Author: Sharon K. Ostwald, PhD, RN
In the United States, family members or friends often do informal caregiving. These informal caregivers often accompany older adults, especially those who are frail or have dementia, to their health care appointments. Although most caregivers provide care out of love and/or obligation, many experience stress as the demands become increasingly burdensome. It is important to understand the stressors and demands that are imposed on these informal caregivers, be alert to signs of escalating stress, and initiate interventions that may help to reduce caregiver burden.
Caregiver burden can be objective and subjective. Objective burden relates to those things that can be measured: the number and type of tasks performed; the amount of time spent; and, the financial cost to the caregiver and/or family. Subjective burden may be more difficult to assess, but is even more important to detect. Subjective burden is the psychological, social, and emotional impact that providing care has on the individual caregiver. A meta-analysis of the literature found that caregivers with poor health; those with depression and/or anxiety; and, those who were spending many hours in intensive caregiving activities were most likely to report caregiver burden. (Rigby, Gubitz, & Phillips, 2009).
Family members or friends who provide care for an older adult are often referred to as informal or family caregivers.
Caregivers may spend many hours a day involved in tasks that allow the elderly person to remain semi-independent at home. These tasks may include instrumental activities of daily living (IADL) such as doing the grocery shopping and laundry, cooking and cleaning, handling the finances and medications. Activities may also include direct activities of daily living (ADL) such as bathing, grooming, dressing, and feeding.
Health care providers need to be sensitive to caregiving responsibilities required to maintain their older patients at home and assess the degree of burden that family caregivers may be experiencing.
Caregivers are often the ‘hidden patient' and heath care provider should be aware of the need to assess them for physical and mental stress and intervene, as appropriate.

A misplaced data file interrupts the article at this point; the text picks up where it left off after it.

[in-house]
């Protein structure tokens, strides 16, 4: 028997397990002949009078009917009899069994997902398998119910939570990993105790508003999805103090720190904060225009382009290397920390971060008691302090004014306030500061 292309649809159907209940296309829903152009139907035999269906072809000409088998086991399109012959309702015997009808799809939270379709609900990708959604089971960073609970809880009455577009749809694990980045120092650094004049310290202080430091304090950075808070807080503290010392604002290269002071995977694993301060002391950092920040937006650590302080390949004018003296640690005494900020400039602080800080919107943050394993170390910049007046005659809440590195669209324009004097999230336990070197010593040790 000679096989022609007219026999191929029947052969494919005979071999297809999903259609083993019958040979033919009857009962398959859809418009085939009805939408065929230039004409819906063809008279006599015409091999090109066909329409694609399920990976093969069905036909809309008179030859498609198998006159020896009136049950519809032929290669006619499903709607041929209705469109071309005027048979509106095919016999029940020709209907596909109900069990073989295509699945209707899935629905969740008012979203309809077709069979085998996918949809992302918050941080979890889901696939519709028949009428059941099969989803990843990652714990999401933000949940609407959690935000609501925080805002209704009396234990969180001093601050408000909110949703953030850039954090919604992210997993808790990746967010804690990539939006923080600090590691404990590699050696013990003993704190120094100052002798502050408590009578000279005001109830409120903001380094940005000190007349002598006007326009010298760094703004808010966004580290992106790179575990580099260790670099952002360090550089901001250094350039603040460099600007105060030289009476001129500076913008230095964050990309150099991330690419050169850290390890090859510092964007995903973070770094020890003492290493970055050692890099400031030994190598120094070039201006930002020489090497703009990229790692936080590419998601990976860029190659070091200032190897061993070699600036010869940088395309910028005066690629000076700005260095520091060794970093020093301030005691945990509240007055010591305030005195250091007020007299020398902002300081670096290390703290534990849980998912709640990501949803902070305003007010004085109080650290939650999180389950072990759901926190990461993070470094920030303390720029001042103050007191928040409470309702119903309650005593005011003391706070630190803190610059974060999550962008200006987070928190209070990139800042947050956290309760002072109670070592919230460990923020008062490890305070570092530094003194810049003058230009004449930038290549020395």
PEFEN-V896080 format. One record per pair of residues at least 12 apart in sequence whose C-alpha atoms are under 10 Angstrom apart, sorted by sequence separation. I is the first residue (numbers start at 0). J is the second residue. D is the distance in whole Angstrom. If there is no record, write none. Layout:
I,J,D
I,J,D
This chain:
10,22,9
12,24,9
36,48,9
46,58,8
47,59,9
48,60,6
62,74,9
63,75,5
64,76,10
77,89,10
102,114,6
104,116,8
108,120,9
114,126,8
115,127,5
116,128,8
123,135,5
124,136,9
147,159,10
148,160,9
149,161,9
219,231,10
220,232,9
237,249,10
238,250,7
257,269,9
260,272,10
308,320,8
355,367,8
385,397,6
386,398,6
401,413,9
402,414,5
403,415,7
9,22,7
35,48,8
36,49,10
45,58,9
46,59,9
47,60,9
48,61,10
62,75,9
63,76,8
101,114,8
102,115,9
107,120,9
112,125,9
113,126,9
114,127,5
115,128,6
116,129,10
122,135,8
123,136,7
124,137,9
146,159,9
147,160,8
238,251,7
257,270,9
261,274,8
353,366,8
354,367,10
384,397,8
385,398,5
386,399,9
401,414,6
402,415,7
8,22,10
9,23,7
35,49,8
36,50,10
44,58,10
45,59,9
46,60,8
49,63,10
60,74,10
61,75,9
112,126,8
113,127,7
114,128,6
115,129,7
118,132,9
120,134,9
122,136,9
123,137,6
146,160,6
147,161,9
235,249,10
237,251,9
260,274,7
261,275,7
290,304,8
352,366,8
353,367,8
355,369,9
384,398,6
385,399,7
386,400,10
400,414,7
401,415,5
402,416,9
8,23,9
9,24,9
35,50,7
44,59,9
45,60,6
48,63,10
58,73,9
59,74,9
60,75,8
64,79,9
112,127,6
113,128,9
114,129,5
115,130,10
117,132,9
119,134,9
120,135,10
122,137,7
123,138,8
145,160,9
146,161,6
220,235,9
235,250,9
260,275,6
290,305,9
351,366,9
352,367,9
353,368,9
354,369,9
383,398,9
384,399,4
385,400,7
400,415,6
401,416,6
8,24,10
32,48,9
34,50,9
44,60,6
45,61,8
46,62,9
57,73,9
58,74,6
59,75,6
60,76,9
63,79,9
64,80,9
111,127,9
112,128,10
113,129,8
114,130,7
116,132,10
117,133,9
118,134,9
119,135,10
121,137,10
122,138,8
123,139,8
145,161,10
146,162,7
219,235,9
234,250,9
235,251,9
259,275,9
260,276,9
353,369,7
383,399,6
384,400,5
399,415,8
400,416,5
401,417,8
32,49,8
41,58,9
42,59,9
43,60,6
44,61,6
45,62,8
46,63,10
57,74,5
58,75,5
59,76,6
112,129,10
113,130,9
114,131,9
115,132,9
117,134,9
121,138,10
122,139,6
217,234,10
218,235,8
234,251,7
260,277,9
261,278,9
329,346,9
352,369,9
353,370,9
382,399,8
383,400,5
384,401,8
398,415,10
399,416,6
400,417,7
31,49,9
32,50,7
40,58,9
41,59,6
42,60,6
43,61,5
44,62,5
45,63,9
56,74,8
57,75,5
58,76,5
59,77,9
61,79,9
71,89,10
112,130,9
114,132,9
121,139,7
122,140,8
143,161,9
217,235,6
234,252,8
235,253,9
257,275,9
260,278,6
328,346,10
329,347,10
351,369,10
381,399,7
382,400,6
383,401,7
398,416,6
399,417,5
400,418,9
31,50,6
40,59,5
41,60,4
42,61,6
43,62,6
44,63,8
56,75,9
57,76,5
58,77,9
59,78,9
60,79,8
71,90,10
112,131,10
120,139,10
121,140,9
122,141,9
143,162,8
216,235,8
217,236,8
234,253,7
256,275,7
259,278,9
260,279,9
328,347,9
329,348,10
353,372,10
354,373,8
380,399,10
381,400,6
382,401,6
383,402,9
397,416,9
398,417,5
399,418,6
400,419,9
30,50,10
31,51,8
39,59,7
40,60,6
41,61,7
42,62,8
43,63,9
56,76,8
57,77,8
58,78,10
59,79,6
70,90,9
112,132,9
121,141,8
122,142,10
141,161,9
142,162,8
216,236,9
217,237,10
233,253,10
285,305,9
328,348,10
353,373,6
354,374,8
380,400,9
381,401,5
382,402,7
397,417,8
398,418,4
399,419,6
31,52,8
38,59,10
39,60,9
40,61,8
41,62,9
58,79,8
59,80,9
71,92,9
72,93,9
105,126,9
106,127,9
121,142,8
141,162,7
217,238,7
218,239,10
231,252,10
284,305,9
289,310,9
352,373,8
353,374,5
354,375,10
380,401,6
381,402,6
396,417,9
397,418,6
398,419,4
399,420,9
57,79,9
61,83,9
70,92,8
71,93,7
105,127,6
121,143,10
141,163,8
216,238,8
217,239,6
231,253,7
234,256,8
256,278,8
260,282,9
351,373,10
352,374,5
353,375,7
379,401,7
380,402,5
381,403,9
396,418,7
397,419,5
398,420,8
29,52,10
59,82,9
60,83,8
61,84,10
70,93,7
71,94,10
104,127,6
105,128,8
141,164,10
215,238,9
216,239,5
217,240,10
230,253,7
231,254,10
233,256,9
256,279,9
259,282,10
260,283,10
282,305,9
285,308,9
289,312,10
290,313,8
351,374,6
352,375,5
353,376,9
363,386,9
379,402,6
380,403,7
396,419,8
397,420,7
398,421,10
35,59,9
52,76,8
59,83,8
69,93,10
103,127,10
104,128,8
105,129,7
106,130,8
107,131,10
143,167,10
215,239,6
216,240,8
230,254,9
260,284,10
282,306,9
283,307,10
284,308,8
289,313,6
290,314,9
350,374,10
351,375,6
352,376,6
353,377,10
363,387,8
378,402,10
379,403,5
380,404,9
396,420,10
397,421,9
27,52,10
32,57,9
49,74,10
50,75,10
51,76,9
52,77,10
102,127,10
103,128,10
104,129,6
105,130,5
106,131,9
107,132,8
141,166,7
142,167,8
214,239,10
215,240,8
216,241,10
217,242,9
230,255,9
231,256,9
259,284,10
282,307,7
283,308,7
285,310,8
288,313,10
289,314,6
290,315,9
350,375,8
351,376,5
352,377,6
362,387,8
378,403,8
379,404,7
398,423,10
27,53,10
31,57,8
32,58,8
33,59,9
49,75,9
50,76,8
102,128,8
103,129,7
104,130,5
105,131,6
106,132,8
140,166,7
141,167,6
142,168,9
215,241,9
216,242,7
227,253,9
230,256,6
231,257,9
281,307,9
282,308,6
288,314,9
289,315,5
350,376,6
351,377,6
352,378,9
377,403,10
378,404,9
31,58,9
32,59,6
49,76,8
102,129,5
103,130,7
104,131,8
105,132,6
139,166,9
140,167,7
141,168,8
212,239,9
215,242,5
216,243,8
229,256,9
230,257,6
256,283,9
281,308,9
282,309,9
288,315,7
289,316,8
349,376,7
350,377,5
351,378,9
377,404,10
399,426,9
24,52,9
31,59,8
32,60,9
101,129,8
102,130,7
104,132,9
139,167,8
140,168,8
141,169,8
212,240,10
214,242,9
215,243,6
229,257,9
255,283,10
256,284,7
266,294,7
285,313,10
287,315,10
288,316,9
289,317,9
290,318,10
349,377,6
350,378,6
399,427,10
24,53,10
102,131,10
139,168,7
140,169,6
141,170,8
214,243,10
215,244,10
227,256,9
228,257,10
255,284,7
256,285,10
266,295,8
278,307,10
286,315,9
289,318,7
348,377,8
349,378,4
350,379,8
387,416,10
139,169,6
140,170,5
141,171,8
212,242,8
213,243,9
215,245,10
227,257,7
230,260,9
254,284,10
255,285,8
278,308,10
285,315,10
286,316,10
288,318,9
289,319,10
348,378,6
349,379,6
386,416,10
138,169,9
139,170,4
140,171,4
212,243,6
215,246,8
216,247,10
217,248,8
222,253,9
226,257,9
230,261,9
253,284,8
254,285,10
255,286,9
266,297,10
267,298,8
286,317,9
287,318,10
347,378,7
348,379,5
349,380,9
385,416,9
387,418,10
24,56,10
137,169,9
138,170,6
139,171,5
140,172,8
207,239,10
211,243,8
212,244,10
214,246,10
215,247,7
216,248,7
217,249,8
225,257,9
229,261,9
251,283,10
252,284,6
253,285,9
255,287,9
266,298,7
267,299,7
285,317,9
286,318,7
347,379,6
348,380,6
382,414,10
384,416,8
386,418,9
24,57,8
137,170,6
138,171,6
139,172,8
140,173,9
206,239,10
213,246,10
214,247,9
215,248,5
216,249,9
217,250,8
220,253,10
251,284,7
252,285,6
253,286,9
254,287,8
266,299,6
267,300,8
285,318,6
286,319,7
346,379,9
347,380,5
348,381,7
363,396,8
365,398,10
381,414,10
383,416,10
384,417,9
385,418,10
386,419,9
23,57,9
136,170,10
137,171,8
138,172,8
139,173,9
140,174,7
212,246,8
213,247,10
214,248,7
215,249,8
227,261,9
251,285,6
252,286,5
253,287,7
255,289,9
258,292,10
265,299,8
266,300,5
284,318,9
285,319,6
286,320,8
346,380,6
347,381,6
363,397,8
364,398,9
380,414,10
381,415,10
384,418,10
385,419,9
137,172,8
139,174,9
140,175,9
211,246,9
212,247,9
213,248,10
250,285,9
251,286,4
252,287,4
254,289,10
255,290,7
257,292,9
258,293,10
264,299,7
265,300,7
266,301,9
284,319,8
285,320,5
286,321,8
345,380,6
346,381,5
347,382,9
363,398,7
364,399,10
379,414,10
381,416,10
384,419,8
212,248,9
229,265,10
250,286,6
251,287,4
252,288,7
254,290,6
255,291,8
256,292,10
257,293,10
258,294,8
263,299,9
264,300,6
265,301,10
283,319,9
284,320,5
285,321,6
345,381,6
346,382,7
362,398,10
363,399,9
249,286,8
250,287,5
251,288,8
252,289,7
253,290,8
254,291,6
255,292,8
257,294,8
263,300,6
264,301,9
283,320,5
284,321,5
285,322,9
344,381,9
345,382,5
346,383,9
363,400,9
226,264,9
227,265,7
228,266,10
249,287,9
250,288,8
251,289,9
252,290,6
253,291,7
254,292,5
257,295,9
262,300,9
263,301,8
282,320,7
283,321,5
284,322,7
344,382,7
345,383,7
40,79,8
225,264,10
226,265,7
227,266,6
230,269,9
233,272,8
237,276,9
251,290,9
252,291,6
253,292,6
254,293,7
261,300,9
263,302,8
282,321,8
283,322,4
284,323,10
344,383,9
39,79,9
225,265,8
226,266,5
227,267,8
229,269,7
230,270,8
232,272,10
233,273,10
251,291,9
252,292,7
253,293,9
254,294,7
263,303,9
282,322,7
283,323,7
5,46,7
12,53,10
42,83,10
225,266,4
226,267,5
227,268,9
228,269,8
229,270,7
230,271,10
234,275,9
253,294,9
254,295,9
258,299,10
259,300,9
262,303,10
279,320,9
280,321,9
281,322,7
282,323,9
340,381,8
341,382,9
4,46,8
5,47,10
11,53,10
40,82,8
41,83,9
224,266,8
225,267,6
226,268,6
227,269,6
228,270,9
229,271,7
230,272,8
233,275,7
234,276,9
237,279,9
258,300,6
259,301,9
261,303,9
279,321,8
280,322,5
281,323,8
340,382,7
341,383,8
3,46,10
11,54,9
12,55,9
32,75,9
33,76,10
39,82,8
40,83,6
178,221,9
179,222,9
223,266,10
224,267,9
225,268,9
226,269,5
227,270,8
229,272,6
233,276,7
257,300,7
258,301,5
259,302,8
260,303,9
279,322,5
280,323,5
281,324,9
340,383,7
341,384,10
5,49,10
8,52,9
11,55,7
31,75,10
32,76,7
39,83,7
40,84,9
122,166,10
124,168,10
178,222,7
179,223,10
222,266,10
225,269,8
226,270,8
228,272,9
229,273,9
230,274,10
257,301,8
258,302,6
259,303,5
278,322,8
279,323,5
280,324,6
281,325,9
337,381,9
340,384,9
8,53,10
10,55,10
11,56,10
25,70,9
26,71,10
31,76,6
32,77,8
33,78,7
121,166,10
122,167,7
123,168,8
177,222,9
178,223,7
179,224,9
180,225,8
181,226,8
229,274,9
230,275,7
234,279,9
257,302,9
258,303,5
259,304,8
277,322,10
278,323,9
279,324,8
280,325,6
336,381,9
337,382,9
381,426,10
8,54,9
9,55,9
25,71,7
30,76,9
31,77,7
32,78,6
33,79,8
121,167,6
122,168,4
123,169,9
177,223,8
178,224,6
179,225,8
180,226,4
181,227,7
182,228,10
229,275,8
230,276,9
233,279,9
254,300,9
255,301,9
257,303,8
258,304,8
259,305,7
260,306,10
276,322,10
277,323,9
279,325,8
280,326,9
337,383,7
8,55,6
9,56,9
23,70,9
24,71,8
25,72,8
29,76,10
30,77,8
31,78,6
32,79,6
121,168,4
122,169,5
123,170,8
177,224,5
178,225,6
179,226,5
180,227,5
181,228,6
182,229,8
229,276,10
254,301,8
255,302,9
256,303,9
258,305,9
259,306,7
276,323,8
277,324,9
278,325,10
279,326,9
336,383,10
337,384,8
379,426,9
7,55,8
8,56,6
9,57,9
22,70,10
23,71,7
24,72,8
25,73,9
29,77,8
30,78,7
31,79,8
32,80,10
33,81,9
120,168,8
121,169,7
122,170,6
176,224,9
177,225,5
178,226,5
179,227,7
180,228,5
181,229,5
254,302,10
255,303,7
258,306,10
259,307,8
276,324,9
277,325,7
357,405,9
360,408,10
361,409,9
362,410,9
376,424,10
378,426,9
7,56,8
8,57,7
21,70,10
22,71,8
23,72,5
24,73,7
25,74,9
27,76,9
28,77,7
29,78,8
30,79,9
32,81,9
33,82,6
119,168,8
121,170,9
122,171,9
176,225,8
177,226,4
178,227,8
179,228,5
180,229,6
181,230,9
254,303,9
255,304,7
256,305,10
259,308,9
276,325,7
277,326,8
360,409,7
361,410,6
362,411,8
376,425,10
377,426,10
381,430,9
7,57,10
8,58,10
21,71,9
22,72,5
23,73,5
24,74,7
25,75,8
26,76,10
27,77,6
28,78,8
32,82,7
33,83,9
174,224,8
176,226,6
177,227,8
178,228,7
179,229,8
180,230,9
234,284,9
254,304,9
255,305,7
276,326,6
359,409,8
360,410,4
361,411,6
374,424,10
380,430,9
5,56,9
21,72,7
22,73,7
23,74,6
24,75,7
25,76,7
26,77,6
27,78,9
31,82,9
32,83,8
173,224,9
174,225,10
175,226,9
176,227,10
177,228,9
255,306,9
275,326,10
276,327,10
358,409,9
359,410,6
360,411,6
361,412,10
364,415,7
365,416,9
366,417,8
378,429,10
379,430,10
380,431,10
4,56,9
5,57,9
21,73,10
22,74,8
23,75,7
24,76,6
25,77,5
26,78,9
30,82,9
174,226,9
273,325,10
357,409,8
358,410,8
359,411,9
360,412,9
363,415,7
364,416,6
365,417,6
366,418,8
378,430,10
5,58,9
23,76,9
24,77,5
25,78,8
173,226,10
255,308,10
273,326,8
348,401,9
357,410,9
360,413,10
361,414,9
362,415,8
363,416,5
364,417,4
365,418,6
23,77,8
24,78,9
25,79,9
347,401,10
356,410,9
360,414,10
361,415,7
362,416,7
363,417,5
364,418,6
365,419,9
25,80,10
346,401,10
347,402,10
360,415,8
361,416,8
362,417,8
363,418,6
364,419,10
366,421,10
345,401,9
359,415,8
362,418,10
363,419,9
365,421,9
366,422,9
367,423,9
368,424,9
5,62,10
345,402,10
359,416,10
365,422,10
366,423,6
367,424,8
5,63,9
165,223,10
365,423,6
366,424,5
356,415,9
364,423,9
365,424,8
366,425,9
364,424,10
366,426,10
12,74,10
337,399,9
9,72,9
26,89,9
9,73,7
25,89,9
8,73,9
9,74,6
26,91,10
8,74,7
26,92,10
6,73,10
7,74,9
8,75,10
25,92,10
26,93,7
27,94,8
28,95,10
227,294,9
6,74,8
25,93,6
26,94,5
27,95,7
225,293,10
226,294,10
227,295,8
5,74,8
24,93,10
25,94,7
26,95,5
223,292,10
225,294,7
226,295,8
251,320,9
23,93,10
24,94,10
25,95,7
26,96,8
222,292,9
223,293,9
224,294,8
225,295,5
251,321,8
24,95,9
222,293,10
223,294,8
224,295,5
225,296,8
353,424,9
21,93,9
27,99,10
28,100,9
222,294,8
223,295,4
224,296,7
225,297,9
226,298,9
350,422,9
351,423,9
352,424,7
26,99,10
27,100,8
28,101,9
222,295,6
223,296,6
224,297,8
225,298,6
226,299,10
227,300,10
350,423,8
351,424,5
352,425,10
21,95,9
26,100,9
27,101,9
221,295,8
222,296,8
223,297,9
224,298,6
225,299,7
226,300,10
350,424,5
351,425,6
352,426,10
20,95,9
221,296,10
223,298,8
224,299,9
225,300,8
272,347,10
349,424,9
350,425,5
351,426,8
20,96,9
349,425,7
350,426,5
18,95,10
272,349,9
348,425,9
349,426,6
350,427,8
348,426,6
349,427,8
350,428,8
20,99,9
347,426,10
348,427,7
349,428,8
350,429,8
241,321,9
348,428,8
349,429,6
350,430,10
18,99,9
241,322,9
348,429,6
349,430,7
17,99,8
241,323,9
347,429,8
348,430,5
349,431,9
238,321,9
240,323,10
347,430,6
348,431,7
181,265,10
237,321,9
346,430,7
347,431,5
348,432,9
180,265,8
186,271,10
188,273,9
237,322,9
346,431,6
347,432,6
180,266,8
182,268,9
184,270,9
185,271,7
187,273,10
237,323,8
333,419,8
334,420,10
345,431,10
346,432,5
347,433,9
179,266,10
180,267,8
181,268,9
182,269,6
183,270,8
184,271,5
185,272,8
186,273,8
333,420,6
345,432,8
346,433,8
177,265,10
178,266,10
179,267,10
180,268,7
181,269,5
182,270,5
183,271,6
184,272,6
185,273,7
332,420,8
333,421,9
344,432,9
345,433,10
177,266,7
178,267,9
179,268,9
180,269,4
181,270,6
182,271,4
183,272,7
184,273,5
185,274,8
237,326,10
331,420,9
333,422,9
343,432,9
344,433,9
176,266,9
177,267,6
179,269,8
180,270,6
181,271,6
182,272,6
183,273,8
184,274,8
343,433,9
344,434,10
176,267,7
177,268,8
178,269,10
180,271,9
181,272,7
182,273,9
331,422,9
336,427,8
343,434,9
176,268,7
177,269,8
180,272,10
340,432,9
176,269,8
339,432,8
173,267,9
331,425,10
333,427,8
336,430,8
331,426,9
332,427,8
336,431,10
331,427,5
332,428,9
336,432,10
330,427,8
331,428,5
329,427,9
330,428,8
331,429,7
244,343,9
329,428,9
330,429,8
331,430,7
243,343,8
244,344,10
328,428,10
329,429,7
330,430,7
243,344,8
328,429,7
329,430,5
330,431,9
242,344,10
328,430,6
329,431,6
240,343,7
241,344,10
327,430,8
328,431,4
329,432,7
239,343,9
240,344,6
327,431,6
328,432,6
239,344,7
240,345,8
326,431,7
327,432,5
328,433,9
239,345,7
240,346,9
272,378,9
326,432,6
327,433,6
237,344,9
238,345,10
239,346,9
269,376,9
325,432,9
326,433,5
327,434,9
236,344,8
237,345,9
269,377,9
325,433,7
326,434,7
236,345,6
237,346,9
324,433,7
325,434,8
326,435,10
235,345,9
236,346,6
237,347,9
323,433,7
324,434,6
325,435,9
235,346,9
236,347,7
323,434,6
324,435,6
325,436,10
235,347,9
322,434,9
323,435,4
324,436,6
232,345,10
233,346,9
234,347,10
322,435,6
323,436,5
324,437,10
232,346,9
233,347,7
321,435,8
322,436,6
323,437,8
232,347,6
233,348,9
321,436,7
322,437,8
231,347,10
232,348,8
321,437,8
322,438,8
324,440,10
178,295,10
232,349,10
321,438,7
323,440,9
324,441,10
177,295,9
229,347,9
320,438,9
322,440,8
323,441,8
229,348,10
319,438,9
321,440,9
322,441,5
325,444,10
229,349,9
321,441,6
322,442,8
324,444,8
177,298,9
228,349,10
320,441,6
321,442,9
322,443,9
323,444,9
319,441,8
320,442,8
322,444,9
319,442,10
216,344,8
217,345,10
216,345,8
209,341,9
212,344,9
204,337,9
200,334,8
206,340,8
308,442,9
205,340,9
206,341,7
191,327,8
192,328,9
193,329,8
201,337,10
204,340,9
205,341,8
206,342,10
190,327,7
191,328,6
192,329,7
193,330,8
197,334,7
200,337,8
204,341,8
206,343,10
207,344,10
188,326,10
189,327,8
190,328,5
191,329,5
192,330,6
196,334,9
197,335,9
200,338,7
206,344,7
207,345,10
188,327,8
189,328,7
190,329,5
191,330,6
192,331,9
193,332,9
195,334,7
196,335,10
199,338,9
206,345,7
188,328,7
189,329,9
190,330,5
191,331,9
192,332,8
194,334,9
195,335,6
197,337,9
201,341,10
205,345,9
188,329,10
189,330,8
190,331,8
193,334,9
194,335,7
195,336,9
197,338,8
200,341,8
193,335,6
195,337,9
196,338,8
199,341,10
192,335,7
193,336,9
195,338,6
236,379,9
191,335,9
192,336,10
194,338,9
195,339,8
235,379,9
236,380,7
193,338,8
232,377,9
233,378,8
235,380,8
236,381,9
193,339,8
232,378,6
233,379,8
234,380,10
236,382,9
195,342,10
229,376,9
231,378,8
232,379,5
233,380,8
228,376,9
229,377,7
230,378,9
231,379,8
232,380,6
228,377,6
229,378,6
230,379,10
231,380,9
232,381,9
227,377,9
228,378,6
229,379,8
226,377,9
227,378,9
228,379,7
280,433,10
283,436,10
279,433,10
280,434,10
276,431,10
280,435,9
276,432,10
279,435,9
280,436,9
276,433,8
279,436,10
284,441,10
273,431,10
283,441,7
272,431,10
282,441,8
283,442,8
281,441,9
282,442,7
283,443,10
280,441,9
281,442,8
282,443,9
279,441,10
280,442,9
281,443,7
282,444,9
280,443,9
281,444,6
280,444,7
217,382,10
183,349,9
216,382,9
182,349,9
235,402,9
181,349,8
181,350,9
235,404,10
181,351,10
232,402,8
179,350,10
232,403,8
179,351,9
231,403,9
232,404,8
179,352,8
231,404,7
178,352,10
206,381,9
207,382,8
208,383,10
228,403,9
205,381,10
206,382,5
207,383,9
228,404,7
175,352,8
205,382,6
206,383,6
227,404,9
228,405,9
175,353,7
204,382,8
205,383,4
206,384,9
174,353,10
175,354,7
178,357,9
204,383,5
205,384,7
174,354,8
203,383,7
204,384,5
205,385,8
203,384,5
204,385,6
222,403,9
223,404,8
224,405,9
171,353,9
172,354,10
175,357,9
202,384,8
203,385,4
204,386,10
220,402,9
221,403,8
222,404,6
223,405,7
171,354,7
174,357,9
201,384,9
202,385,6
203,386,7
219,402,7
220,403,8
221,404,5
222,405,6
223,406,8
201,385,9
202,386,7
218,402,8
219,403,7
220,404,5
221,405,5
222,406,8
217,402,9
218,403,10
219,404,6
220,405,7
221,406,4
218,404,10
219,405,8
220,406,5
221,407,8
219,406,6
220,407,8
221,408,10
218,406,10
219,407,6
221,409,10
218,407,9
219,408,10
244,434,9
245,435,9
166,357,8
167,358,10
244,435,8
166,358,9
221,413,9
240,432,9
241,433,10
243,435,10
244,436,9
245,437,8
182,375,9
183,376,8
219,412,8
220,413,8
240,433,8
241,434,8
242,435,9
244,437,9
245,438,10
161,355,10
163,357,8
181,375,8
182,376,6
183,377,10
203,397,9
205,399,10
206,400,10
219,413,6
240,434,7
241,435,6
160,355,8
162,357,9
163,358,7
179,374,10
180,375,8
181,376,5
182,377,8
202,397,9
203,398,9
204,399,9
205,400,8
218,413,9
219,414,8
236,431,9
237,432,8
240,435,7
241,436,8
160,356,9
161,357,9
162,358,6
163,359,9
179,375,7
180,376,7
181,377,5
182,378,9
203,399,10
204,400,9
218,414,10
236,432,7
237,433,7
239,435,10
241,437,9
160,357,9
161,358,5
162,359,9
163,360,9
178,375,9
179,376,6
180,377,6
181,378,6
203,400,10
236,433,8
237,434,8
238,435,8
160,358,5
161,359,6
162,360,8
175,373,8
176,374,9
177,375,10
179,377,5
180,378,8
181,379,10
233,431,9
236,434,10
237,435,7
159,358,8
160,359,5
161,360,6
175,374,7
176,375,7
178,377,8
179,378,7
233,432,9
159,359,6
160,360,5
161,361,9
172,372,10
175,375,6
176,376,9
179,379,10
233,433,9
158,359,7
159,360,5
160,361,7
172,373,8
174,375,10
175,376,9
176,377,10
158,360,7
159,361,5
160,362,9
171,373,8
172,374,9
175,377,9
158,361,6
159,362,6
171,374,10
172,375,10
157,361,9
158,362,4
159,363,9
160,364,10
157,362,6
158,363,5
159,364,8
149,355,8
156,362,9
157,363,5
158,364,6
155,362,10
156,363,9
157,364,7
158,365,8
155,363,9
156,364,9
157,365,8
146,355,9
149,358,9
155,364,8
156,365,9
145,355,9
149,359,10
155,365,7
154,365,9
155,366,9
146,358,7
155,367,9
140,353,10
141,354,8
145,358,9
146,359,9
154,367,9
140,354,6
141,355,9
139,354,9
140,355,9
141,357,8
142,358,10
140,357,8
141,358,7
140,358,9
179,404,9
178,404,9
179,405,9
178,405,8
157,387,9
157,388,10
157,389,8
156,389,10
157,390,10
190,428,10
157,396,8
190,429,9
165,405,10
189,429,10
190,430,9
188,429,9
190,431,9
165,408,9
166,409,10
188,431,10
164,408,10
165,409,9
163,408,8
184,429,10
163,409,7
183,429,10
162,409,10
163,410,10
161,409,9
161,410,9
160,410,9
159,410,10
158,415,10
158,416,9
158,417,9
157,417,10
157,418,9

Caregivers who have high levels of stress, depression, and burden are at considerable risk for increased morbidities, and even for mortality.
A number of short clinically appropriate instruments are available to assess the most common problems encountered by caregivers. Rigby, Gubitz, & Phillips, 2009, review a number of these measures in their meta-analysis. Copies of instruments to assess caregiver depression, strain, burden, and preparedness for caregiving with instruments for use and scoring, and reliabilities are available on the Hartford Institute For Geriatric Nursing, ConsultGeriRN.org website. Copy/paste: http://consultgerirn.org/resources/
Caregivers may benefit from a wide variety of interventions (Brereton, Carroll & Barnston, 2007; Eldred & Sykes, 2008; Rigby, Gubitz, & Phillips, 2009; Smith, Foreter & Young, 2009). Caregivers may benefit from psychological counseling, support groups and educational programs. Community resources can also be beneficial for caregivers. The level of care will vary according to the needs of the loved one. Levels of care include assistance from home-health services, adult day care programs, residential services, assisted living facilities, memory care units, or personal care homes, nursing homes and hospice (when appropriate).
The care management of patients with chronic and disabling diseases and the health of their family caregivers are extremely important in geriatrics. Families cannot be expected to understand the options that are available to them and will need the assistance of the interprofessional health care team in making the best decisions, as the situation changes.
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